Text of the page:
Do You Have Ticking Time-Bombs in Your Portfolio?
The company covered in this post is amongst India’s large integrated diamond and jewellery companies. In early 2013 when company’s stock price was soaring to new highs, Multi-Act’s analysis of the company unearthed serious issues raising questions over quality of company and its management.
Stock price performance from 2006 to 2012:
About the Company:
The concerned company operates in two segments: diamonds and jewellery.
- The diamond segment’s operations involve sourcing rough diamonds from international markets followed by the cutting and polishing of those rough diamonds for resale in the domestic and export markets.
- The operations of the jewellery segment involve the manufacturing and selling of both branded and unbranded jewellery in the domestic and export markets.
The Market View around 2012-2013:
Due to increasing consumer discretionary spending, the market expected a shift towards branded jewellery and higher revenue growth for companies operating in that space. The company studied was originally heavily in diamond business which had thin margins but was slowly increasing its footprint in the jewellery sector, which had relatively higher margins.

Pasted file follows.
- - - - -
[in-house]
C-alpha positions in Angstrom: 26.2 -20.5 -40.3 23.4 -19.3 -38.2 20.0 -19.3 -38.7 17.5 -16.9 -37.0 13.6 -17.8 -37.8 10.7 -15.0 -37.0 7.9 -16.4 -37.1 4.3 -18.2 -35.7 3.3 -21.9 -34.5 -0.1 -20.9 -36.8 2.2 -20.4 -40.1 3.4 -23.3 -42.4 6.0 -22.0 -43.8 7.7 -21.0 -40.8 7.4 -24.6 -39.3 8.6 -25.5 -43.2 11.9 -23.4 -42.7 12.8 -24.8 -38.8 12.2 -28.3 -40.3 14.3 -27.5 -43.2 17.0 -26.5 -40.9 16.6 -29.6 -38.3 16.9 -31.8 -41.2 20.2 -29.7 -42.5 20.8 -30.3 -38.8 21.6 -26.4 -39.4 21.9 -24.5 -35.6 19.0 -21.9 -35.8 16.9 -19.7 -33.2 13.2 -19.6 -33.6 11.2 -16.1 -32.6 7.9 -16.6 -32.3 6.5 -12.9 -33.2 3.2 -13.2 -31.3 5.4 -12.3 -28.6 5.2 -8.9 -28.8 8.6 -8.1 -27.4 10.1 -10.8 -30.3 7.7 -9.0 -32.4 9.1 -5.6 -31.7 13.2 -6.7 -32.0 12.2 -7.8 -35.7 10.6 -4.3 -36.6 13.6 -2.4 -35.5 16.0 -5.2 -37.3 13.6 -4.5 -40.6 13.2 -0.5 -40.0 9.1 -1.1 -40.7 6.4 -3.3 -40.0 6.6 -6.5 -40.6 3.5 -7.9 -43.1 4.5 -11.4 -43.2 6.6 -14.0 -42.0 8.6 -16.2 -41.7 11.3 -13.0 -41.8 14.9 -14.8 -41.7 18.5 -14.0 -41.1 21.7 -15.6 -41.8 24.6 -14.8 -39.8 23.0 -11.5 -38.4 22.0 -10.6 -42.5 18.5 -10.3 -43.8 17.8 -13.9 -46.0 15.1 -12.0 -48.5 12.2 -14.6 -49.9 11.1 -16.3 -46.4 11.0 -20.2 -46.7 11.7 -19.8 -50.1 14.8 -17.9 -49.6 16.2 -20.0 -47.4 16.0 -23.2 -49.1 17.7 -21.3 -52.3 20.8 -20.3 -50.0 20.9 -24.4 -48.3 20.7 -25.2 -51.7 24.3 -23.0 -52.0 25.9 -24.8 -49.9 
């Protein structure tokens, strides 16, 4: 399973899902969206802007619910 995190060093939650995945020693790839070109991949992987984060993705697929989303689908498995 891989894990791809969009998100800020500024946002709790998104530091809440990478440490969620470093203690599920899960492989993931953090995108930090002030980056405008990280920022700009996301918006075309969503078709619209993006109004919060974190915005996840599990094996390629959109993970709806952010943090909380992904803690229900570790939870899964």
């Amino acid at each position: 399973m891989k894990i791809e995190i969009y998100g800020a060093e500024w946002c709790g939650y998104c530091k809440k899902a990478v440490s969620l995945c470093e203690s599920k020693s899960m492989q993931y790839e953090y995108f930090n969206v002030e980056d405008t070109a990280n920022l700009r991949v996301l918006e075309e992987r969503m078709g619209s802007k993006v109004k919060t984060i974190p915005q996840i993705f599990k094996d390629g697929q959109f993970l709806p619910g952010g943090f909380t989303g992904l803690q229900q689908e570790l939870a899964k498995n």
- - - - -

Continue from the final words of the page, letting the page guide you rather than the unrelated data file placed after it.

a. Shift of business from Diamonds to Jewellery
b. Margins in jewellery business being better than that in diamonds.This shift of the company to a higher profit margin business at the opportune time of increasing consumer spending made the markets view this company favorably. However, Multi-Act’s analysis unearthed serious issues regarding the company’s Quality of Earnings and its Corporate Governance.
Summary of Multi-Act Analysis
- Grade: B-, Poor quality company
- High debt, low interest coverage, negative OCF coverage for debt.
- Corporate Governance and QoE issues
- Pledged shares
Soon thereafter, the stock faced a 90% tumble from around 600 to around 70-80, and has not regained its former high price even after 5 years.
Stock price from 1st January 2013 to 19 February 2018
Indicators of Poor Quality of Earnings and Corporate Governance:
1. DuPont Analysis
The DuPont analysis technique breaks down the Return on Equity (RoE) into different parts, helping the analyst to judge the source of the ROE.
In common terms, DuPont analysis tells us that
Return on Equity = Profit Margin x Asset Turnover x Leverage